ECS capacity provider keeps EC2 instances with 0 running tasks

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We have

  • an ECS cluster.
  • two ECS Capacity Providers to run EC2 and EC2 Spot instances. Both providers have Target Capacity = 100%, enabled "Managed scaling", enabled "Managed instance protection", and enabled "Managed draining".
  • two ASGs linked to capacity providers. "Protected from Scale in" is enabled on both ASGs.
  • a few ECS Services that use both ECS Capacity Providers. The weights and bases are as follows:
    Capacity provider | Capacity provider weight | Capacity provider base
    EC2 provider      | 1                        | 1
    EC2 spot provider | 3                        | 0 
  • each ECS Service also has an Auto Scaling policy that tracks ALBRequestCountPerTarget metric. "Scale-in" in the policy is also enabled.

Due to the configuration described above, we expected that AWS would start new EC2 instances only when ECS was required to start new ECS Tasks. If EC2 instances didn't run any ECS tasks, AWS would drain and terminate those EC2 instances.

However, we faced two issues:

  1. Sometimes, ECS starts new EC2 instances even though Auto Scaling Policies are not in alarm. Those EC2 instances might remain with 0 running tasks for a few days/weeks.
  2. "Desired size" of ASG is sometimes bigger than "Current size". That also might happen even if Auto Scaling Policies are not in alarm, all EC2 instances are running tasks, and ECS is not about to run new tasks.

Why does ECS start new EC2 instances when it's not required to run new tasks?

Why can't ECS terminate EC2 instances with 0 running tasks?

1 回答
1

Q: Why can't ECS terminate EC2 instances with 0 running tasks? ECS starts new EC2 instances even though Auto Scaling Policies are not in alarm.

  • One quick bit of background clarification - ECS itself shouldn't ever be directly launching new instances. It should be changing the CapacityProviderReservation metric, which will trigger the CloudWatch alarm, which triggers the ASG scaling policy. That's the only method ECS should have to indirectly cause the launch/termination of instances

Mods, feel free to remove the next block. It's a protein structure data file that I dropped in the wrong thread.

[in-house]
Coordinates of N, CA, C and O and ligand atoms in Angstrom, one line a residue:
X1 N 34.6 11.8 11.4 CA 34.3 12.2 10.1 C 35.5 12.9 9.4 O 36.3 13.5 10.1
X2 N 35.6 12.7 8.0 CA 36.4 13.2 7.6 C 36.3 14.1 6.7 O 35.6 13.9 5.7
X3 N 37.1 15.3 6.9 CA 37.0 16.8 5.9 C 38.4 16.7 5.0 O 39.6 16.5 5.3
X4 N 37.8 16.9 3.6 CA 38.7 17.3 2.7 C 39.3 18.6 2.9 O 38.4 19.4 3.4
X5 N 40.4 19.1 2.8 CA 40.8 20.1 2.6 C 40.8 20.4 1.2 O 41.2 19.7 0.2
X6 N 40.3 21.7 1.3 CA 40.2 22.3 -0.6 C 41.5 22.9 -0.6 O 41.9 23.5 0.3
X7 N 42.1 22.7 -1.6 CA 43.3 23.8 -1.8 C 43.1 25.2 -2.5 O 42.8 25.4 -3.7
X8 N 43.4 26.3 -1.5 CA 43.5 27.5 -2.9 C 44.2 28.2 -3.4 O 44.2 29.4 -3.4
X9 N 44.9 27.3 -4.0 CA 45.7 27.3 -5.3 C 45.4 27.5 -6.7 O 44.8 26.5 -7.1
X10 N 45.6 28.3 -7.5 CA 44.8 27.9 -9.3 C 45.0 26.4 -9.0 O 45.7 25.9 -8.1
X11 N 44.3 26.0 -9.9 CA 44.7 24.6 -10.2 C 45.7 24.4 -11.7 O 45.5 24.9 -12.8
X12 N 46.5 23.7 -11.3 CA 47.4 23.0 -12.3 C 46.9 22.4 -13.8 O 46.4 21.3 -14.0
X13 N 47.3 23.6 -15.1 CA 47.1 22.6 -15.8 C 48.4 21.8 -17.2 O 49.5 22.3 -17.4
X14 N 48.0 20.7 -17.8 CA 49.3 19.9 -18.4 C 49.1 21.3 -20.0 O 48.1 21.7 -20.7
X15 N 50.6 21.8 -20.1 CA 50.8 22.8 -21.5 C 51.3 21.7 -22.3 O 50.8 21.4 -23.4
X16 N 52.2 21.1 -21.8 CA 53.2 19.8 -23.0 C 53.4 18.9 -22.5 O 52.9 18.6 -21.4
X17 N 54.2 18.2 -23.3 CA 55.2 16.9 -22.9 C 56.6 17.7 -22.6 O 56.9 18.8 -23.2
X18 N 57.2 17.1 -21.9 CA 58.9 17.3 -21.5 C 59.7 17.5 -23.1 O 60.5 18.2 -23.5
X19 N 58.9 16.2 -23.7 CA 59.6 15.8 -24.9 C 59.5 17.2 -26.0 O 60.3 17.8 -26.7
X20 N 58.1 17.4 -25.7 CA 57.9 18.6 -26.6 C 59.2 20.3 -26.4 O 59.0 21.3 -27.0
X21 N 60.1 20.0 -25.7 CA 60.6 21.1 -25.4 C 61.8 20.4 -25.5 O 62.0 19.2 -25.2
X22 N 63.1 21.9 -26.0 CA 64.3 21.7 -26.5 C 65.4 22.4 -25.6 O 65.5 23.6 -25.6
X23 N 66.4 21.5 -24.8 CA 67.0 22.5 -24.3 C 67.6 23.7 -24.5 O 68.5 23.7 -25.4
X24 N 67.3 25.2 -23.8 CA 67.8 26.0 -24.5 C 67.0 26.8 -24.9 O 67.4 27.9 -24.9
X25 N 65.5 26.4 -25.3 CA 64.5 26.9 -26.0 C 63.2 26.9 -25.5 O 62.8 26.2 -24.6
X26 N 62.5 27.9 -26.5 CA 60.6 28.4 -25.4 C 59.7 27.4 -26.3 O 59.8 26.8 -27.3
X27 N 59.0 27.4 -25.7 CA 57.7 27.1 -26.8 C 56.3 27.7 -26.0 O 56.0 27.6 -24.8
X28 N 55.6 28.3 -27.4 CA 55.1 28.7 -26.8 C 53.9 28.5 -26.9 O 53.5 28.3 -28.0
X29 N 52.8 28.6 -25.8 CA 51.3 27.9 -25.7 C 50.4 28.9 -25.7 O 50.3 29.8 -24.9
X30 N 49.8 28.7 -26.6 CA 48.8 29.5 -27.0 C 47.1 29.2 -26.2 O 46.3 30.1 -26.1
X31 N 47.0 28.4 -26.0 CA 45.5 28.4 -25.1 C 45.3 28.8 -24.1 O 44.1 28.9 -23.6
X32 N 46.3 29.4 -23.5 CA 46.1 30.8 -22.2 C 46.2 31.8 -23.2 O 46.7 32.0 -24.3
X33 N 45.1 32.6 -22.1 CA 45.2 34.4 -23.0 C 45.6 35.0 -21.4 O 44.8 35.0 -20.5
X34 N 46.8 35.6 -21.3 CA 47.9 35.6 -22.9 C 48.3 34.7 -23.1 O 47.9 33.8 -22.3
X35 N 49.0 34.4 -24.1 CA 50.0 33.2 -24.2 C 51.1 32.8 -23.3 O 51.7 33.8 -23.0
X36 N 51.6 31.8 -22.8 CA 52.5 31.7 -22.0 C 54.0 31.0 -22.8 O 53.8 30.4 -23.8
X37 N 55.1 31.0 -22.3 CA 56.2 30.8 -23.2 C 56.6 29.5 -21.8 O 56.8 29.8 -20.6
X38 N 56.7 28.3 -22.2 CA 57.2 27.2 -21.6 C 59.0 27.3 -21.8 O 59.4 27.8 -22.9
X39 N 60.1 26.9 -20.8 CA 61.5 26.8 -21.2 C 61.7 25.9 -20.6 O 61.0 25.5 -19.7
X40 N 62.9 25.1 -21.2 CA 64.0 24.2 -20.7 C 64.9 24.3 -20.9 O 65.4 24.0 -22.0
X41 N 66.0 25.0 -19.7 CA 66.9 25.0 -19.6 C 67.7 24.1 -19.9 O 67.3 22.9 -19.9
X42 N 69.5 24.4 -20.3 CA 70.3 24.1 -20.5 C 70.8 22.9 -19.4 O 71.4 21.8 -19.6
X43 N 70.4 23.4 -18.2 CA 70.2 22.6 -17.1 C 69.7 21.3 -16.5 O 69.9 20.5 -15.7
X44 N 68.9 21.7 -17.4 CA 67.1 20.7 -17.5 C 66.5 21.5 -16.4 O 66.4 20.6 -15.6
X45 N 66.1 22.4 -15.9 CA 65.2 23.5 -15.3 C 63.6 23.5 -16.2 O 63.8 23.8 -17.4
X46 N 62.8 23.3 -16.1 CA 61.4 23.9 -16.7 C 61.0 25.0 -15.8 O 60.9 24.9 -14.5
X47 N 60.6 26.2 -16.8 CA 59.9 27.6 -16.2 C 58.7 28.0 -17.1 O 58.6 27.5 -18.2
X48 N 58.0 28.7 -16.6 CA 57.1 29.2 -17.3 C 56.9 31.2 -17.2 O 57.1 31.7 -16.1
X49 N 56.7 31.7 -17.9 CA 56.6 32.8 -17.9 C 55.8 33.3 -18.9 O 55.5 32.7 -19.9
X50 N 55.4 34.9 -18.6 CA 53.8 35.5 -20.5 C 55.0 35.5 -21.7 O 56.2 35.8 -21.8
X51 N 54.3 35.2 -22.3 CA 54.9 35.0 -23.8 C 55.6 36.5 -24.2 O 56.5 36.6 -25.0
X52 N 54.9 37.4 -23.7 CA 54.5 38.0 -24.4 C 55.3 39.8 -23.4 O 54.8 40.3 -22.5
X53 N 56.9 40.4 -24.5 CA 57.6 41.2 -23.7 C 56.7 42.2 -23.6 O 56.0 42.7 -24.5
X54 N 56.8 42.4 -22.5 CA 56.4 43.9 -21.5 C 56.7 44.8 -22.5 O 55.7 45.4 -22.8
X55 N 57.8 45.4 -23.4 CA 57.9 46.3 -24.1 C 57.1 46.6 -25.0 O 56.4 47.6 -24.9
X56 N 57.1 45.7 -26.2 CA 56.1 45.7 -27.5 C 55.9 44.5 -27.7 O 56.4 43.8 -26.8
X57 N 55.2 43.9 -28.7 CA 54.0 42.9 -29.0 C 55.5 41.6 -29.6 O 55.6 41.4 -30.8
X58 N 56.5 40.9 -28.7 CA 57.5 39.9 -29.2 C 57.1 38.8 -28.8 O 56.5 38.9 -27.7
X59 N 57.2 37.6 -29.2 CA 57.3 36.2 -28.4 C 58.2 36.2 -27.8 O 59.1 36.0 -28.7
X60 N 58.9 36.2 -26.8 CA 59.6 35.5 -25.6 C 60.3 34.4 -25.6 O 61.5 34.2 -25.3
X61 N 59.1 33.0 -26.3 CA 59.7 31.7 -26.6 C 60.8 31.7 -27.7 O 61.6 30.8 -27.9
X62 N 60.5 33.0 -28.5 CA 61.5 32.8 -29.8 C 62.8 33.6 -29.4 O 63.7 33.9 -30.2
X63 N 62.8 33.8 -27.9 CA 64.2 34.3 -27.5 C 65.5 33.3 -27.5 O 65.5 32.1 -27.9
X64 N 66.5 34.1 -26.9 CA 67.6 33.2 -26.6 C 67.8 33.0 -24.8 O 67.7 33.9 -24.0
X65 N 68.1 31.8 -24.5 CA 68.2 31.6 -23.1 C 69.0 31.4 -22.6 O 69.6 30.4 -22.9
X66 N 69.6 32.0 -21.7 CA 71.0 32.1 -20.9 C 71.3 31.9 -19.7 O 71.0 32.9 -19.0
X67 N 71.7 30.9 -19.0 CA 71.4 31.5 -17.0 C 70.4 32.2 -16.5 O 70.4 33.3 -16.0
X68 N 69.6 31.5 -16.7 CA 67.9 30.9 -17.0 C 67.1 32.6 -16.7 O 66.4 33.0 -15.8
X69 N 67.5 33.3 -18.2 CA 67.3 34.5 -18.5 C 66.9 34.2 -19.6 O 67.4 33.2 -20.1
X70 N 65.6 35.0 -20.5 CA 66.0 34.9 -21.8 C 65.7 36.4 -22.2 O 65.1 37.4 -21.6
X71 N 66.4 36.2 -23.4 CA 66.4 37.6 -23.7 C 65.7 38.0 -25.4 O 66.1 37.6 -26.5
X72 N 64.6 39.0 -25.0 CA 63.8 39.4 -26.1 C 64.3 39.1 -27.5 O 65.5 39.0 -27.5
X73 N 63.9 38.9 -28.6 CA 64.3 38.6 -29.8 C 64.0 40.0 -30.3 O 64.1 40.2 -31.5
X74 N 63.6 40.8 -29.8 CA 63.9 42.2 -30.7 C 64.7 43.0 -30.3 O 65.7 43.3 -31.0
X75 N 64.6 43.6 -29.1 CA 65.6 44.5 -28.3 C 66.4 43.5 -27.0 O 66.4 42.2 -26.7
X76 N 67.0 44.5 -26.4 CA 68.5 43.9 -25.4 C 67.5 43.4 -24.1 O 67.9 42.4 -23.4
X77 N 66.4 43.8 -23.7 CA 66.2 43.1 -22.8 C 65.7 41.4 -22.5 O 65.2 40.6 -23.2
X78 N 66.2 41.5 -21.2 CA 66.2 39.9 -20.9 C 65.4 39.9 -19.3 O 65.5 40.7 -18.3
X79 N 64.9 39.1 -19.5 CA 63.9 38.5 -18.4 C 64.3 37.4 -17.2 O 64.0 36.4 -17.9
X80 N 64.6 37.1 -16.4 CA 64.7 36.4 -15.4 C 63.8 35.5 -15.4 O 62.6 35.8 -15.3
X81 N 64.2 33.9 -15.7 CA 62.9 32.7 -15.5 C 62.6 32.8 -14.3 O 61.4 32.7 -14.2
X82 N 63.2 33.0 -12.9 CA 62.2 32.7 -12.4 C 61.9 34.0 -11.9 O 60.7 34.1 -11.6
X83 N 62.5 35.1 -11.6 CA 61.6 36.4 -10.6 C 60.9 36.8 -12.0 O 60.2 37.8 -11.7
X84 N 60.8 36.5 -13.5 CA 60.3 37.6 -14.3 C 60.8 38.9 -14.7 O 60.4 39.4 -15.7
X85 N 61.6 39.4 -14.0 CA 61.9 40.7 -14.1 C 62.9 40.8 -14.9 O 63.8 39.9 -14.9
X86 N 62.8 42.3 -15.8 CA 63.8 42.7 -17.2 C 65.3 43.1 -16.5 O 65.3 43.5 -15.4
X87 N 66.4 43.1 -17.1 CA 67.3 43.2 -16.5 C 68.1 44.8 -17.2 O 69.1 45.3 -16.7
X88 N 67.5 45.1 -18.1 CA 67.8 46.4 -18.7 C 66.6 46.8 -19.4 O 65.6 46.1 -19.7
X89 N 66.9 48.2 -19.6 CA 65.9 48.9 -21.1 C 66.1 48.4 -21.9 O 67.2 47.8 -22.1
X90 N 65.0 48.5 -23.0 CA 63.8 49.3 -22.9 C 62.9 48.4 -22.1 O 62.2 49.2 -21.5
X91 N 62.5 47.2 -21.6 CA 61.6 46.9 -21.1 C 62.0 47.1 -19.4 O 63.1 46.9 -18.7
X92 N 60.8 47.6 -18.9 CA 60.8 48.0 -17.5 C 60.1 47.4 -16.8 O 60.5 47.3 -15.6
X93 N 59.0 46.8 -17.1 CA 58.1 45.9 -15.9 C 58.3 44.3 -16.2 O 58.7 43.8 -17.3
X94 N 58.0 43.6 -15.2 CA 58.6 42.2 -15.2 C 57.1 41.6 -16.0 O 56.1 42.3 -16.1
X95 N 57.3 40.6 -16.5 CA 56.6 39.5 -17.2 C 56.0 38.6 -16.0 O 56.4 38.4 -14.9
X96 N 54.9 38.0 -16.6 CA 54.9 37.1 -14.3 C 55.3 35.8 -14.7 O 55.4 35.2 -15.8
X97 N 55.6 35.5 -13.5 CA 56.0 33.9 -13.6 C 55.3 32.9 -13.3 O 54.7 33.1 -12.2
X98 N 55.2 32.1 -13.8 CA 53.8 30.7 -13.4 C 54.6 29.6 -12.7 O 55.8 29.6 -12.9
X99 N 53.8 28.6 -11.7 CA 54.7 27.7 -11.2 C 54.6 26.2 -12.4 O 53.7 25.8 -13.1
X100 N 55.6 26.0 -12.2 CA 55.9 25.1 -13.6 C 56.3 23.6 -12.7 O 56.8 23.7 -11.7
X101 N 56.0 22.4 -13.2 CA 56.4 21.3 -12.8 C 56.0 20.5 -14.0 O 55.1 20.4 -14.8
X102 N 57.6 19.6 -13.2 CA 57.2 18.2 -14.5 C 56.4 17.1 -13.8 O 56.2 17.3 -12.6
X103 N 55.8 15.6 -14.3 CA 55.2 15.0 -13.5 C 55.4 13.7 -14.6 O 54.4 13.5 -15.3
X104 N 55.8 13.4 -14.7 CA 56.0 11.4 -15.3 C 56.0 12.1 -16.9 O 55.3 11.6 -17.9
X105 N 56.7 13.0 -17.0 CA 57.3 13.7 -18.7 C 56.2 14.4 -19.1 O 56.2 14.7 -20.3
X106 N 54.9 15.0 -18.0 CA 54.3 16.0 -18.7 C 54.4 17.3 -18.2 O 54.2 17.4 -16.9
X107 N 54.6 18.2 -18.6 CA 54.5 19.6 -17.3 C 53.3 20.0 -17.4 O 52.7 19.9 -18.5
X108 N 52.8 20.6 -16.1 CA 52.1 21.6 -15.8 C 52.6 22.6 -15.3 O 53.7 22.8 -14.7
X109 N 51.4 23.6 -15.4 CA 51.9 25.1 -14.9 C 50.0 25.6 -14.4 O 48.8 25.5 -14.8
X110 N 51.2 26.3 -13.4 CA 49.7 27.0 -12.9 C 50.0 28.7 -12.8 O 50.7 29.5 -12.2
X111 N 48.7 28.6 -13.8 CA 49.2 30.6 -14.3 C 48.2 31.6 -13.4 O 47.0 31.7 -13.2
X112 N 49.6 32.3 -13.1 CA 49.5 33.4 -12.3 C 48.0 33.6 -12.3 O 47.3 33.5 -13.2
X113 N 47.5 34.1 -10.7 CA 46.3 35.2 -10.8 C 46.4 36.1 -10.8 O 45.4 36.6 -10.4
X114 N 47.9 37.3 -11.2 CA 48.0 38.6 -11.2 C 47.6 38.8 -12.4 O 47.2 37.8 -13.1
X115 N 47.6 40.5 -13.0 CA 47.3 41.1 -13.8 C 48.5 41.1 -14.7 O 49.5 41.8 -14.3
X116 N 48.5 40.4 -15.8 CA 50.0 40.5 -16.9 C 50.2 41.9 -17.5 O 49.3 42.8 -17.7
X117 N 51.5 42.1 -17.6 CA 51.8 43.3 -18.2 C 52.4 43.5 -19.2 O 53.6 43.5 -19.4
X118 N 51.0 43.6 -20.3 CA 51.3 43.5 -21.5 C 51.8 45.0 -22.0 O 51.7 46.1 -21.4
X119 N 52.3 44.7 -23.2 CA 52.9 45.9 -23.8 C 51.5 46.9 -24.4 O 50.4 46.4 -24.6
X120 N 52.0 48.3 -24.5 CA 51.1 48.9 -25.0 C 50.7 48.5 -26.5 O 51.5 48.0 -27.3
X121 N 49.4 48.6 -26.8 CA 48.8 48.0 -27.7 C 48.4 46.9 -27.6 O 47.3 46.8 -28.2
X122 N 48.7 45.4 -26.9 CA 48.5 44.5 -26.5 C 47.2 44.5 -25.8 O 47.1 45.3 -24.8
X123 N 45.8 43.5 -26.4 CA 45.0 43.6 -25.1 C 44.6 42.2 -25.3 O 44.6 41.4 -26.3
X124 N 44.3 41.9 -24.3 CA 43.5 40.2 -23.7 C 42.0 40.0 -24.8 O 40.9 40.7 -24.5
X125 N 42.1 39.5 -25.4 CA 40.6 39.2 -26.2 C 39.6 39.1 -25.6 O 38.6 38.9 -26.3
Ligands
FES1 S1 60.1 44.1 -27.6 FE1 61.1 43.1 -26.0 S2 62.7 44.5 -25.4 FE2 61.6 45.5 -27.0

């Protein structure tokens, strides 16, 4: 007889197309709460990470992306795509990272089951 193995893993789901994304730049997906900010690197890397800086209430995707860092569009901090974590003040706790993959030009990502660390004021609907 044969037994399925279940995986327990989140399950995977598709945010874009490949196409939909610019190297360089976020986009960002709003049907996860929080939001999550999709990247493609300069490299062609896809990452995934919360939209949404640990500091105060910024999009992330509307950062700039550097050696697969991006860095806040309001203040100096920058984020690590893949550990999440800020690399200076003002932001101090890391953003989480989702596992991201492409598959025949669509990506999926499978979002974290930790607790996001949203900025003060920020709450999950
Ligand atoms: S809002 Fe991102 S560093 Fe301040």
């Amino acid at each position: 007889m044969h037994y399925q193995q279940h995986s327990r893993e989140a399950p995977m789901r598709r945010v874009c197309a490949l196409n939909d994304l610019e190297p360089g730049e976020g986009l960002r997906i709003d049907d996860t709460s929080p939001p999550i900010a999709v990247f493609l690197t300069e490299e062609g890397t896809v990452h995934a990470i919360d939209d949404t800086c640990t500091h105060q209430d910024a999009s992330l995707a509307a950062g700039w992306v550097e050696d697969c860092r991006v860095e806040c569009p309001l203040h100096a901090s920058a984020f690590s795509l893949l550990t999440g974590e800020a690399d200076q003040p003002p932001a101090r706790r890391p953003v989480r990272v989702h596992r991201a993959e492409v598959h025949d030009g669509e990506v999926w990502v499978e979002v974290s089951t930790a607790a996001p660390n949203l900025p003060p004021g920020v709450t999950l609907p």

• If instances are being launched some other way, then its possible they're not being registered with the capacity provider correctly, and its not calculating the cluster size correctly to be able to scale-in
  • ASG usually only scales when the desired is changed through a scaling policy, but there could be other times is launches or terminates. I'd suggest going into the Activity History of the ASG to see the reason for the launch/terminate events. I'd guess in your case its from Spot instances being reclaimed by EC2, and the ASG replacing them. If you don't have Capacity Rebalance enabled on the ASG, then the instances will be terminated and not gracefully drained. With this disabled, the activity history message will show the instances were replaced due to failing EC2 healthchecks
  • Are weights set on the ASG? If so, this isn't supported by ECS and will cause scaling issues, since the capacity provider is assuming they're not configured

Q: "Desired size" of ASG is sometimes bigger than "Current size". That also might happen even if Auto Scaling Policies are not in alarm

  • ASG will always try to meet the desired, and will keep retrying if there's launch (or terminate) failures
  • Check the Activity History of the ASG to see if there are launch failures. Since you're using Spot, my guess is you'll find launch failures saying there's no capacity. This means the ASG has asked EC2 for all your configured instance types, and none of them had capacity at the time. If you don't already, we recommend at least 10 different instance types when using spot. This is a very general recommendation, and you might need more for some regions, instance types, or if its a large workload. Use the Spot Placement Score (SPS) as a better rough guide to see if you have enough instance types in the ASG.

Those are some general answers based on your setup, but in the end its hard to tell exactly what's happening without seeing the resources themselves, so you might be best off opening a support case for a more exact answer.

AWS
已回答 9 天前
  • Thank you for your answer! Our ASGs had instance weighting settings. We've removed them and are now observing whether it helps

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